Caring for millennials | Inquirer Business

Caring for millennials

Recently, I was asked by a company to design a mentoring program for senior managers to coach millennials. The challenges I have heard in other companies as well: the difficulty of retaining talent specially of millennials, how to manage their expectations, their mindset of knowing more than their bosses, in terms of the knowledge economy and many other related issues.

The other week, I was in Boracay and I forgot the password of one of my email addresses. I approached the Front Desk in the hotel. It was early in the morning. While waiting for the front desk employee, a young twentyfive year old janitor, approached me if he can help. He guided me through finding my gmail address. Indeed, the roles have reversed, he coached me with much patience and perseverance.


Knowing the millennials

He represented the millennials for me. The millennials are the nearly 80 million young adults born between 1976 and 2001 who are already part of the workforce or are about to join the workforce. They are called by many names sometimes Gen Y, Gen Next, Echo Boomers, and the Facebookers. They differ from the generations that are ahead of them like the Baby Boomers and Gen Xers.


Millennials exude a lot of self-confidence knowing that they are highly valued by companies considering their being technology savvy and their ability to create their own learning agenda. They often set goals for themselves and acquire job competencies to respond to new challenges. They are not daunted by difficulties. Instead they are open to innovating and finding new ways.

Meeting expectations of millennials 

Millennials, if they are to remain employed by the same employer have clear expectations, especially of their immediate superiors.

One, is for the superior to do frequent coaching and feedback in the workplace. Coaching is the way to keep them committed and engaged. In fact, coaching can take many forms: it could be a 3-minute conversation as you meet in the corridor, it may be a response to an email, or work tips via text.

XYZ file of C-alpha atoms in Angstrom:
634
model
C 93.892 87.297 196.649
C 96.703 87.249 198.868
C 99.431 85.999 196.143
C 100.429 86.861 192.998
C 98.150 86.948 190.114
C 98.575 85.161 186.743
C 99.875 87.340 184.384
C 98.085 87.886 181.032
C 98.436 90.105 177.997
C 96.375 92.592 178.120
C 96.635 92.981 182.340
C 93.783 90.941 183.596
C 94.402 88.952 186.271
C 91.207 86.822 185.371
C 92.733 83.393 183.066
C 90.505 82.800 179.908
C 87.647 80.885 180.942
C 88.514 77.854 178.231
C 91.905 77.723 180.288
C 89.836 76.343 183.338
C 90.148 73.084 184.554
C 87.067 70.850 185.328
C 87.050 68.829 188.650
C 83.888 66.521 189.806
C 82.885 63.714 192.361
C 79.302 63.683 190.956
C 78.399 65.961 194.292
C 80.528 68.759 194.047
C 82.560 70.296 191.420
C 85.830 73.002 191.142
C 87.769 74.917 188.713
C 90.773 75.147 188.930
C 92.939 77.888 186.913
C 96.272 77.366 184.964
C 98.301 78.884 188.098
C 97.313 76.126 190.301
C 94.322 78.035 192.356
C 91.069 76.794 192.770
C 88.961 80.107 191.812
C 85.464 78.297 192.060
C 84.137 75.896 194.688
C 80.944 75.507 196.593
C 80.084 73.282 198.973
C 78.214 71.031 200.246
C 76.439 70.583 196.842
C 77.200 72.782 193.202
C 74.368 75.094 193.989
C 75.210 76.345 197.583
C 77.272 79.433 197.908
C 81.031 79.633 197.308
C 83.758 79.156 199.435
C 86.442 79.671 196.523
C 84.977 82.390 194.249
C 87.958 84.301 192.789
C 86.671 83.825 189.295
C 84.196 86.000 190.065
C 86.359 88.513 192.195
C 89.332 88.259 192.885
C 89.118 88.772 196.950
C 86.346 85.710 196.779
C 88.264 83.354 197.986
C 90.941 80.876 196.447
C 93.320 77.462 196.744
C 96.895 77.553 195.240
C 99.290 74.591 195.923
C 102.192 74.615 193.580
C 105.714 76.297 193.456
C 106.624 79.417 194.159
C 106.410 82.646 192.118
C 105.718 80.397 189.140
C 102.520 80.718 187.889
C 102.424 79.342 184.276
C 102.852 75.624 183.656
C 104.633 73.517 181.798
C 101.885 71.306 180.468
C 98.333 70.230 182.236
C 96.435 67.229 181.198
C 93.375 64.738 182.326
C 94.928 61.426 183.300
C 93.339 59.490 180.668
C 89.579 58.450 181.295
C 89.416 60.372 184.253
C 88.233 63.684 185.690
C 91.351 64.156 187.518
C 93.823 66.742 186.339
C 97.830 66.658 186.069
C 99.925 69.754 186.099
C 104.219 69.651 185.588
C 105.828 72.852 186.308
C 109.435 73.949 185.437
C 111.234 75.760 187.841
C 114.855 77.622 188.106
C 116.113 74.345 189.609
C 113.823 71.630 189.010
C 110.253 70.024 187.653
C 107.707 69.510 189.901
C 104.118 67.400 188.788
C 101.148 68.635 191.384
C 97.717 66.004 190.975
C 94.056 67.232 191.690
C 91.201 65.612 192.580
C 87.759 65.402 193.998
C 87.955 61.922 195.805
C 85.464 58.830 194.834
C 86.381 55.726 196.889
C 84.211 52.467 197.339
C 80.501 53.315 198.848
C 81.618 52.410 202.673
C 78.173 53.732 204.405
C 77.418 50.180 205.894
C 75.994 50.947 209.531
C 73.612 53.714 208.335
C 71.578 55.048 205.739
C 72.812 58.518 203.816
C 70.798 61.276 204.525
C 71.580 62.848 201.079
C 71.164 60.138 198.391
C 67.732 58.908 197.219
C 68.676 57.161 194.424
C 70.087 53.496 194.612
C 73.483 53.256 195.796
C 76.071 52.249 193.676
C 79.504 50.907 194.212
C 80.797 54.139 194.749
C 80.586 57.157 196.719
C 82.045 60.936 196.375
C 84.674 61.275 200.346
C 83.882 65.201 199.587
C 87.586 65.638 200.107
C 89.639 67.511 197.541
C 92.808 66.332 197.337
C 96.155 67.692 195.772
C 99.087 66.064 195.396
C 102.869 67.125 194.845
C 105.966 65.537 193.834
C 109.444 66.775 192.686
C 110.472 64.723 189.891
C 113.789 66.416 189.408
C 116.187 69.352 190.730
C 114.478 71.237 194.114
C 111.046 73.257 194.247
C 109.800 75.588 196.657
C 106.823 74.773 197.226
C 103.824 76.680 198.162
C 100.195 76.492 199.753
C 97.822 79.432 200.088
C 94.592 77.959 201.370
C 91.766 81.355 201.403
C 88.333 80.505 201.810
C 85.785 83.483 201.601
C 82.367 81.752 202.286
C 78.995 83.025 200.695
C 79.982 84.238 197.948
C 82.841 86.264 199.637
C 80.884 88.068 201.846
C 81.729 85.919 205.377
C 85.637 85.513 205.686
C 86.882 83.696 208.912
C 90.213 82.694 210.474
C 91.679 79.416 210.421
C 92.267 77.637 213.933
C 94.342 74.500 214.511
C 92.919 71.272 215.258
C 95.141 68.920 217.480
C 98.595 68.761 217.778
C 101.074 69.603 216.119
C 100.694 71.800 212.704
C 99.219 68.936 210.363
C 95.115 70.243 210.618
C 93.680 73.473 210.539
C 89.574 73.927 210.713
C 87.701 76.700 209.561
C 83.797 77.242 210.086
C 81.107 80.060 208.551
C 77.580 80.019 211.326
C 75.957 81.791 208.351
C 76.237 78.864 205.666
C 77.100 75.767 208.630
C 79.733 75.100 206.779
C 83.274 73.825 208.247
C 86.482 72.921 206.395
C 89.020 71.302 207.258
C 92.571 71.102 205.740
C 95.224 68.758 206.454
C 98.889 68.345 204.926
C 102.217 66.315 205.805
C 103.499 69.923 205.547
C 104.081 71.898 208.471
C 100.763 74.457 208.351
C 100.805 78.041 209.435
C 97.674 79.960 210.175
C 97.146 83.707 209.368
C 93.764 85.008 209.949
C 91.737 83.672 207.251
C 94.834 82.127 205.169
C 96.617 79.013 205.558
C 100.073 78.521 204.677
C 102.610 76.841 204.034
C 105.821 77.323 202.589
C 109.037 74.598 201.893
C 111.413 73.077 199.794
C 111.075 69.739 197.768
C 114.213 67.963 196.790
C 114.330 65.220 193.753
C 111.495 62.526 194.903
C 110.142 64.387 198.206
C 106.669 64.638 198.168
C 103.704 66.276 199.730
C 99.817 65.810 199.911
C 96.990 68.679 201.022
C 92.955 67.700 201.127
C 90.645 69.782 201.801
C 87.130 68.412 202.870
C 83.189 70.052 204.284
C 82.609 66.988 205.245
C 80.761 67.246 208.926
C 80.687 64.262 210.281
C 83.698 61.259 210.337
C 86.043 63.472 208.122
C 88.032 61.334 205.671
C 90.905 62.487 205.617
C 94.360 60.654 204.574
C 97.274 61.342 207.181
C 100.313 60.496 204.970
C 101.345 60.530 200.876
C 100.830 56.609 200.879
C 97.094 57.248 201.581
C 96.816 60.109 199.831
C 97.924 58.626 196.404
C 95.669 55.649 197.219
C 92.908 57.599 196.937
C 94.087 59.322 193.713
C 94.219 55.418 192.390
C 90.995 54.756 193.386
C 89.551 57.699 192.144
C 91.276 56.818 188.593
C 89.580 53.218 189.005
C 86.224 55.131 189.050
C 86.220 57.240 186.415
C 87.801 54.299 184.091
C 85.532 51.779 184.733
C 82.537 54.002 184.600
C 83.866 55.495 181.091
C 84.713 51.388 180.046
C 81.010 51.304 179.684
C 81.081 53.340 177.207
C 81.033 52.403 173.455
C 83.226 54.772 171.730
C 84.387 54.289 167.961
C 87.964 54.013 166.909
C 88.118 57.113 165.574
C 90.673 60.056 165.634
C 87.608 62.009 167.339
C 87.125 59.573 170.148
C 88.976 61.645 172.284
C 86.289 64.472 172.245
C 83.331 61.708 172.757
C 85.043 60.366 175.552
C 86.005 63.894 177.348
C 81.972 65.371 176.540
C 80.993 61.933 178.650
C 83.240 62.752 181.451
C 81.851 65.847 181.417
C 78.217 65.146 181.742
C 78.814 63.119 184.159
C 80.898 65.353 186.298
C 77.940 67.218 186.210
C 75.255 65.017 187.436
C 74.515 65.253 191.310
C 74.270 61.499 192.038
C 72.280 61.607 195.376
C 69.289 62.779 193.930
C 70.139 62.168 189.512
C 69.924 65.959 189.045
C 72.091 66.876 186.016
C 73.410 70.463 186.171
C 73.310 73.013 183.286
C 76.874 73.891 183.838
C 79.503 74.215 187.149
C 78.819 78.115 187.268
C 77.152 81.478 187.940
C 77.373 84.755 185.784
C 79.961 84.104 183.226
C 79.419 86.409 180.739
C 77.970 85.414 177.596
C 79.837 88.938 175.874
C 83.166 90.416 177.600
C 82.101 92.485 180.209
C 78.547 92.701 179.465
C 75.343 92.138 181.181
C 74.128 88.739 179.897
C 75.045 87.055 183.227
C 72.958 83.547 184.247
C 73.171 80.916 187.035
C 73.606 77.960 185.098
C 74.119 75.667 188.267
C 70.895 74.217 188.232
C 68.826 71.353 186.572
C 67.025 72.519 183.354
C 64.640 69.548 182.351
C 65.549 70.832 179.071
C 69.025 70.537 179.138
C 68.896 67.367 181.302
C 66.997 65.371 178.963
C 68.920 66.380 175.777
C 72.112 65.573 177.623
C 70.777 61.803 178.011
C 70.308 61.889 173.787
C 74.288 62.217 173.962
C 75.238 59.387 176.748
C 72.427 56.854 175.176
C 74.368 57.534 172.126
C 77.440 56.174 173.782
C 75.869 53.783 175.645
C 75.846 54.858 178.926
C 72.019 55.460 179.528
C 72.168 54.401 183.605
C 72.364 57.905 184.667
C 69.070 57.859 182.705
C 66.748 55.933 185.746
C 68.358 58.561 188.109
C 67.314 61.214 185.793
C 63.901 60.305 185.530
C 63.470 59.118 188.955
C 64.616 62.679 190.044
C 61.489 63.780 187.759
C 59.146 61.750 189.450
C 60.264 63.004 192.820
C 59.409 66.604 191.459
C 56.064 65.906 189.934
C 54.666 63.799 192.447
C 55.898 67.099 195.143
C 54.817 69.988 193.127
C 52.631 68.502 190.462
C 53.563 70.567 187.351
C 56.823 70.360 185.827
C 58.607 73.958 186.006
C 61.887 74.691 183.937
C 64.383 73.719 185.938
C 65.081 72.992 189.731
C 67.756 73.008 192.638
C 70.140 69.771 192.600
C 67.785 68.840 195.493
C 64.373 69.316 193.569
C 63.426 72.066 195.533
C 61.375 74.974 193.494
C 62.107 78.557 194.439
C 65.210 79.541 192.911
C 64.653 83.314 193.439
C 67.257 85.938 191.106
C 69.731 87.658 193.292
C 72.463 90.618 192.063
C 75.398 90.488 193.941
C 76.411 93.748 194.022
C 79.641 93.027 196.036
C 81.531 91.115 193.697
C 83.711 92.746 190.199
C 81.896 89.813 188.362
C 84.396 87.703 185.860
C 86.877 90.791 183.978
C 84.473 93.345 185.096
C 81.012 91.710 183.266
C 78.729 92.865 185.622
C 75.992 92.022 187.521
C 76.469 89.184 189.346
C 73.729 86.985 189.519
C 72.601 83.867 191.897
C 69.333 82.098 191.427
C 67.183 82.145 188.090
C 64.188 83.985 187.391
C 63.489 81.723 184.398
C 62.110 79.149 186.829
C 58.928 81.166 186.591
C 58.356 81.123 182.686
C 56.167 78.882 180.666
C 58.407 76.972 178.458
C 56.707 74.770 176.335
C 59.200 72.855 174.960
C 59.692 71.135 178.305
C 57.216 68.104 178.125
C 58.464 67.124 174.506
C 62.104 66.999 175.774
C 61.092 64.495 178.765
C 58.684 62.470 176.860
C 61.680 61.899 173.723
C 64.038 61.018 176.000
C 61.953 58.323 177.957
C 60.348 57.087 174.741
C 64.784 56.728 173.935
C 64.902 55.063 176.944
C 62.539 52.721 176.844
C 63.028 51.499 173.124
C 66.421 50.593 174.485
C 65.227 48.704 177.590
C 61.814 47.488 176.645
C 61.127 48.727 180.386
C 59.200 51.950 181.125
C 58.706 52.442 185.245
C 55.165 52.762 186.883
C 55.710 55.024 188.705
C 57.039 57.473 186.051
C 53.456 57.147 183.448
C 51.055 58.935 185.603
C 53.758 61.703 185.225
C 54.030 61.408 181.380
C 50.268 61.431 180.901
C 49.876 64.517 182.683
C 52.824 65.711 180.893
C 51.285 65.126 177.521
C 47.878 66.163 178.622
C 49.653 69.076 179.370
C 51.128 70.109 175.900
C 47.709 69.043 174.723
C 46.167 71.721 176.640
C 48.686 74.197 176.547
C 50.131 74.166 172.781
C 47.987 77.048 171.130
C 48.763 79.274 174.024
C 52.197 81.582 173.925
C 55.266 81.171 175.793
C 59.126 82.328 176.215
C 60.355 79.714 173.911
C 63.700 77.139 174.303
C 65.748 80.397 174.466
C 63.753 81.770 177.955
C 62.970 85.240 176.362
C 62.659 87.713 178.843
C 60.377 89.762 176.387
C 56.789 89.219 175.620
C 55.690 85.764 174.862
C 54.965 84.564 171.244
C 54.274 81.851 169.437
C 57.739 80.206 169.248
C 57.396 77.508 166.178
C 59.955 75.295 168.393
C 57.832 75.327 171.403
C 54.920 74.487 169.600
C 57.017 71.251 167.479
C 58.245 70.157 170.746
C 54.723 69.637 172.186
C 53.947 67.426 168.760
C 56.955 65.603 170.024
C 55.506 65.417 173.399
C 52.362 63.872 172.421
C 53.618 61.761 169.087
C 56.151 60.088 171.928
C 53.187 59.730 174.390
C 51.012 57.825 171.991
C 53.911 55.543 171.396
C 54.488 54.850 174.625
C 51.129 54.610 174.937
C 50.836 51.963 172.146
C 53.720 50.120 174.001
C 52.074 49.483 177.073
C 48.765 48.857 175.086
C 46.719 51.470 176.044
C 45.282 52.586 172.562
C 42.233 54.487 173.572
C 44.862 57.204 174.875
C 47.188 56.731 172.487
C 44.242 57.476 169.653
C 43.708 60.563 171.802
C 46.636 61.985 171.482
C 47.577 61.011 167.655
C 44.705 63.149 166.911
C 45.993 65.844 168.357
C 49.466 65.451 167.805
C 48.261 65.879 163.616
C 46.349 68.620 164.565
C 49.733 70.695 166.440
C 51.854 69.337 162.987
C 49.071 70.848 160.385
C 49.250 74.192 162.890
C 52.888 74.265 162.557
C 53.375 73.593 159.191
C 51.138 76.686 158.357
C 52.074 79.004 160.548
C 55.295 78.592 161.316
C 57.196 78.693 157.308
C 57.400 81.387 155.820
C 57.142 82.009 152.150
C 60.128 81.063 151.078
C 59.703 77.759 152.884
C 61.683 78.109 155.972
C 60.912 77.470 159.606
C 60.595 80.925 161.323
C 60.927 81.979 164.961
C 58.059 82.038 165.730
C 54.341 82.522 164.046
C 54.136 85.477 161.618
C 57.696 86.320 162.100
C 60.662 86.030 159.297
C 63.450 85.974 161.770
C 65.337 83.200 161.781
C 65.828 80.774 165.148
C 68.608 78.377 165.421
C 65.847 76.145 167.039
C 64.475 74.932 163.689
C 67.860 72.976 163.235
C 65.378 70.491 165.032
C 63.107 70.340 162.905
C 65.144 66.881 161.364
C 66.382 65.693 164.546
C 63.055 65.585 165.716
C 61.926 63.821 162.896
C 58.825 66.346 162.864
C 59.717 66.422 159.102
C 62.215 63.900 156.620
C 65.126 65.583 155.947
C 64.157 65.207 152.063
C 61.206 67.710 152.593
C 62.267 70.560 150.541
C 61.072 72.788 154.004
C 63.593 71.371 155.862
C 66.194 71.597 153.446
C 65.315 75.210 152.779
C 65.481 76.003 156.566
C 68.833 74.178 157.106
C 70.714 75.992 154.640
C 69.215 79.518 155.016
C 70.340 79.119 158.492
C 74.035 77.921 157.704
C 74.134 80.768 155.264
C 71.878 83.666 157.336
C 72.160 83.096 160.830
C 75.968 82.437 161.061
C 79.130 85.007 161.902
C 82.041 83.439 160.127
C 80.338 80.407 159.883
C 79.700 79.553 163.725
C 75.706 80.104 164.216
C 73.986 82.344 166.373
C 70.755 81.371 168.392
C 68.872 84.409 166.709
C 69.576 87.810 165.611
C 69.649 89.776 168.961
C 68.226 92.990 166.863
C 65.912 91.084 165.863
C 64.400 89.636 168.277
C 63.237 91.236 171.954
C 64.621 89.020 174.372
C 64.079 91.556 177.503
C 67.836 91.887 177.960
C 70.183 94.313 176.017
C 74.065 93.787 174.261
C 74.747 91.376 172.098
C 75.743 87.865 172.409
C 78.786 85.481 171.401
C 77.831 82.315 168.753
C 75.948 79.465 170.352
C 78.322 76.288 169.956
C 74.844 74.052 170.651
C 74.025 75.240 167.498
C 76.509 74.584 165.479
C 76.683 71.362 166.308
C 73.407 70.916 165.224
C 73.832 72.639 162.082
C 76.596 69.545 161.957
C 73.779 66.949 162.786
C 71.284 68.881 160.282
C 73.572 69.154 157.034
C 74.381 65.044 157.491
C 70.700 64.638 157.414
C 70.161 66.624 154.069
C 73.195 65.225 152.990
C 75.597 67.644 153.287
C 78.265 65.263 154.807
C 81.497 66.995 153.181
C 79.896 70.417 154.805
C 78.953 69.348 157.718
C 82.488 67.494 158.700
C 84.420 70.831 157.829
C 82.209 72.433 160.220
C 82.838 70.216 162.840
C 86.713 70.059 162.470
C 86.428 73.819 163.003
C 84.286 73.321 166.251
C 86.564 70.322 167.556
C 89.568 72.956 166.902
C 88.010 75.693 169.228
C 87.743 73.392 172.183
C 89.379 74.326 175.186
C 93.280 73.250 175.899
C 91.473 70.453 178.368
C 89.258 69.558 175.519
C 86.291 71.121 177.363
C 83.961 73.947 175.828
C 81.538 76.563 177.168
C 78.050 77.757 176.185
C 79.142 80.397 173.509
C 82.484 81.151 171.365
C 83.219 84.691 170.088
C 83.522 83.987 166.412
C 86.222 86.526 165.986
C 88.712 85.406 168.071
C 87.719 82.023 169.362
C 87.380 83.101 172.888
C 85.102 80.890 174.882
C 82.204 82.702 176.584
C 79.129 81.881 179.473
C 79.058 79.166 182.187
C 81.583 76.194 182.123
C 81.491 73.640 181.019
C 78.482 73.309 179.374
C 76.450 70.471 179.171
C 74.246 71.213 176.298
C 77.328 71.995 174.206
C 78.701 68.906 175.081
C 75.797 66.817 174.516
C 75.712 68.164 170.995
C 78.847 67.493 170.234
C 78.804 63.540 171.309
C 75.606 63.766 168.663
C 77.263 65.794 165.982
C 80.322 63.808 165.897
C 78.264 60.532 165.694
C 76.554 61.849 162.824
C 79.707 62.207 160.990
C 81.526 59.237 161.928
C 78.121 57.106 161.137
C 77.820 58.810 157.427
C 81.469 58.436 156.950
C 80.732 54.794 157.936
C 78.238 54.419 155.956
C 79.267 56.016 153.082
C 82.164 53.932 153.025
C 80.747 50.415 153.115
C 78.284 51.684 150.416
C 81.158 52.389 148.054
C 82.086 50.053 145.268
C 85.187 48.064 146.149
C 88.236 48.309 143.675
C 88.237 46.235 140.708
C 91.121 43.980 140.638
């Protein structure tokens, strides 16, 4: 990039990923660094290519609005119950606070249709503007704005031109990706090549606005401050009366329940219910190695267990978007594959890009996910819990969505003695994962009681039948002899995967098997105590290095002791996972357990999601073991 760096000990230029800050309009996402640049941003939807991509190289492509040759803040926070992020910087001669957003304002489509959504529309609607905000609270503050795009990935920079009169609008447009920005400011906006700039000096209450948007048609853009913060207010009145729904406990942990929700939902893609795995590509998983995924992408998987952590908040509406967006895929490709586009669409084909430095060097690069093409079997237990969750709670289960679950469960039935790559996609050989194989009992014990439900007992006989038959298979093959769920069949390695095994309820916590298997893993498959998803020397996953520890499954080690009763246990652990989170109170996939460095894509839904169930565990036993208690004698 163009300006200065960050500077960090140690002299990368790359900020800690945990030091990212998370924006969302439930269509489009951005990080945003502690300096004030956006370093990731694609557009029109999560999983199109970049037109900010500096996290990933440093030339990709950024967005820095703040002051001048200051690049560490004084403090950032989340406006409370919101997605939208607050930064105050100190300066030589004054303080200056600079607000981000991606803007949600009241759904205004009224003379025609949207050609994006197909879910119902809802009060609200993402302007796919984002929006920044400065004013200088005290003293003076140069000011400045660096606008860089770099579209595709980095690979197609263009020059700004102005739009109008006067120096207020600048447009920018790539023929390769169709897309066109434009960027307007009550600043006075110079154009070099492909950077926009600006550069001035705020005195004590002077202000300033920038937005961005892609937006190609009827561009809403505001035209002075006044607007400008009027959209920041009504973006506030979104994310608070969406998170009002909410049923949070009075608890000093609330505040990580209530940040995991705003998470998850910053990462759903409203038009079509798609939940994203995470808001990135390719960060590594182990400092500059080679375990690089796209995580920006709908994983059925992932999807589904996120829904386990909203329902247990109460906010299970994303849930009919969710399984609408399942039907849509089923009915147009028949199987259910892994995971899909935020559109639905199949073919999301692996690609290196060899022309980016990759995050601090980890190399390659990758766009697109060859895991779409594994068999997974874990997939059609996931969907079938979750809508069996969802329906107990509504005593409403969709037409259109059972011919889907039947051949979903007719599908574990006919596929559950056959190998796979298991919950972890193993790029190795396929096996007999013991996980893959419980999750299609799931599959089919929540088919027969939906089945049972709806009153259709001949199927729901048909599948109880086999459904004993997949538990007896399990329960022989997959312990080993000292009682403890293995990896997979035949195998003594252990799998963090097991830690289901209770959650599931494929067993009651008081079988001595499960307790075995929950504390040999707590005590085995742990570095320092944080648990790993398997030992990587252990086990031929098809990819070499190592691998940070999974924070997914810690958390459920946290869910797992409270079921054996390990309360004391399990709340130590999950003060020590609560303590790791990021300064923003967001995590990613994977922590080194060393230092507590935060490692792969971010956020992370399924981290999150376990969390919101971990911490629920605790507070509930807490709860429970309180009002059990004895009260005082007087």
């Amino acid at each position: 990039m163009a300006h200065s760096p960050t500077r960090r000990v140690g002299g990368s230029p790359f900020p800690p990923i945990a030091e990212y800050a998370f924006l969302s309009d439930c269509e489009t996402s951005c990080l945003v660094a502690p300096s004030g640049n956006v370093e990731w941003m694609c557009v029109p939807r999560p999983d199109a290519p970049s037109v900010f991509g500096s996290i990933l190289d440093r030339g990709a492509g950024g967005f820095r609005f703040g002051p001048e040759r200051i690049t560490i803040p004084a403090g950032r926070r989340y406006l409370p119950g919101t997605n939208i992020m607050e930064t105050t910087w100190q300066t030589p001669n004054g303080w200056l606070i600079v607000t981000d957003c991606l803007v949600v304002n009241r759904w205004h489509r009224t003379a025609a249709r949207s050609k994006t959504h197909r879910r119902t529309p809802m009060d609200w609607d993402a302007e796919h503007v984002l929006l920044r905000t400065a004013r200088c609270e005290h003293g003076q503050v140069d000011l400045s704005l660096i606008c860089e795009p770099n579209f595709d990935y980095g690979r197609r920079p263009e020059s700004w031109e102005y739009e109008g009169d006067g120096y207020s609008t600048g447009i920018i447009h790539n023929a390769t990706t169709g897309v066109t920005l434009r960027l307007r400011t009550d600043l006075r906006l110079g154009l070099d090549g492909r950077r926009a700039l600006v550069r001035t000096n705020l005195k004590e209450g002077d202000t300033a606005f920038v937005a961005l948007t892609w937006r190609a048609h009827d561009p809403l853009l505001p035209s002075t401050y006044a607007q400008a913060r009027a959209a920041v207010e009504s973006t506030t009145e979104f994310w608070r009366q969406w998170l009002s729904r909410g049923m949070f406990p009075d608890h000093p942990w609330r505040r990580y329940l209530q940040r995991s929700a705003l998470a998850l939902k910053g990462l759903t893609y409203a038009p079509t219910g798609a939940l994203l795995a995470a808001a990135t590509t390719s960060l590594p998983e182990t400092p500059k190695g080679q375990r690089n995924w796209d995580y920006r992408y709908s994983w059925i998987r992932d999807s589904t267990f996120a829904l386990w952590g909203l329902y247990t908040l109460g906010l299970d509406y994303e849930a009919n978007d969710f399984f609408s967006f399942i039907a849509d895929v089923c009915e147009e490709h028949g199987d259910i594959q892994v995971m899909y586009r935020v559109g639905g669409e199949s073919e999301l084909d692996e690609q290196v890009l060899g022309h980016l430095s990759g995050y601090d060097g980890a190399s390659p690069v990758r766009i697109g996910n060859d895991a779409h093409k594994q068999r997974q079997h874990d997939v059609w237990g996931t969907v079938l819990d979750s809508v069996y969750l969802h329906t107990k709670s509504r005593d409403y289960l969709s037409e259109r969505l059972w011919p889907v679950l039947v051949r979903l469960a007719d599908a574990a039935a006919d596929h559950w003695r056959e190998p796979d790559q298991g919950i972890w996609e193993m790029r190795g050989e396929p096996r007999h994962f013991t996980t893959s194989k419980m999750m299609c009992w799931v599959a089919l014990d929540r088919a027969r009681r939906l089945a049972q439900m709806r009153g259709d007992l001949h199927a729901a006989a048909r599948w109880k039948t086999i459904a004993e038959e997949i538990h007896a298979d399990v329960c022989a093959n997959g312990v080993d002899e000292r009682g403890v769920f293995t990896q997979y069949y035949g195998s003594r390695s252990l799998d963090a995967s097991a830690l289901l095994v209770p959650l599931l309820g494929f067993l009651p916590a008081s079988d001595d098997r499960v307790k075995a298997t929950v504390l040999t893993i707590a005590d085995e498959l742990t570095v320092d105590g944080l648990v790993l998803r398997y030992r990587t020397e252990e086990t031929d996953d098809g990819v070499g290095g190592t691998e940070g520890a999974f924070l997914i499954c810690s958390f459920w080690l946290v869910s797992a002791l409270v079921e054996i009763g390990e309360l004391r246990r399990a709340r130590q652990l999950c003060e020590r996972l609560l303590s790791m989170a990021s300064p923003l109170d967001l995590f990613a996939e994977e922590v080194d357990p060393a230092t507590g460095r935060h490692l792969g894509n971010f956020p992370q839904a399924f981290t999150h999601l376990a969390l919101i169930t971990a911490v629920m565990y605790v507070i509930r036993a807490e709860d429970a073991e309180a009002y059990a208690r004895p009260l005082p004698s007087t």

Second, is to provide opportunities for working together. Millennials are natural team players, especially when their group’s vision, mission, and goals resonate with them.

Third, Millennials want to know how their performance will be measured. They like structures and systems that are predictable, they want to understand by what metrics they will be judged, they were raised with a lot of structure, and measuring systems. They were used as students with being given stamps and recognition for good performance.
Fourth, is to think beyond traditional motivation perks and incentives. Millennials want a learning work environment that motivates them through opportunities to make clear and specific contributions. While tangible rewards are important, the motivators of achievement and feeling of belonging, are equally important.

Tips for managing millennials


One, provide learning opportunities. Millennials value training, they like getting certifications for programs completed. They delight in further education often pursuing advanced or graduate courses. They believe learning is the way to move forward.

Two, get them involved in corporate social responsibility projects. They cherish the opportunity to uplift the less privileged, uphold the protection of the environment, and contribute to society.

Three, facilitate networking and building communities. Millennials were born in the age of the internet. Their joy comes from being linked with friends and colleagues. They are eager to learn what is happening beyond their work space.

Four, empower them to give their utmost contribution to company results. Give them a chance to know the total business through job rotation. Help them to build constructive relationships with co- employees.

Fifth, and most important is taking time to do mentoring. Millennials cherish connections with their bosses. In fact, research has shown the great power of immediate superiors to help retain or discourage employees. Superiors who care create career paths that employees can aspire for. They set reasonable, achievable, and challenging goals.

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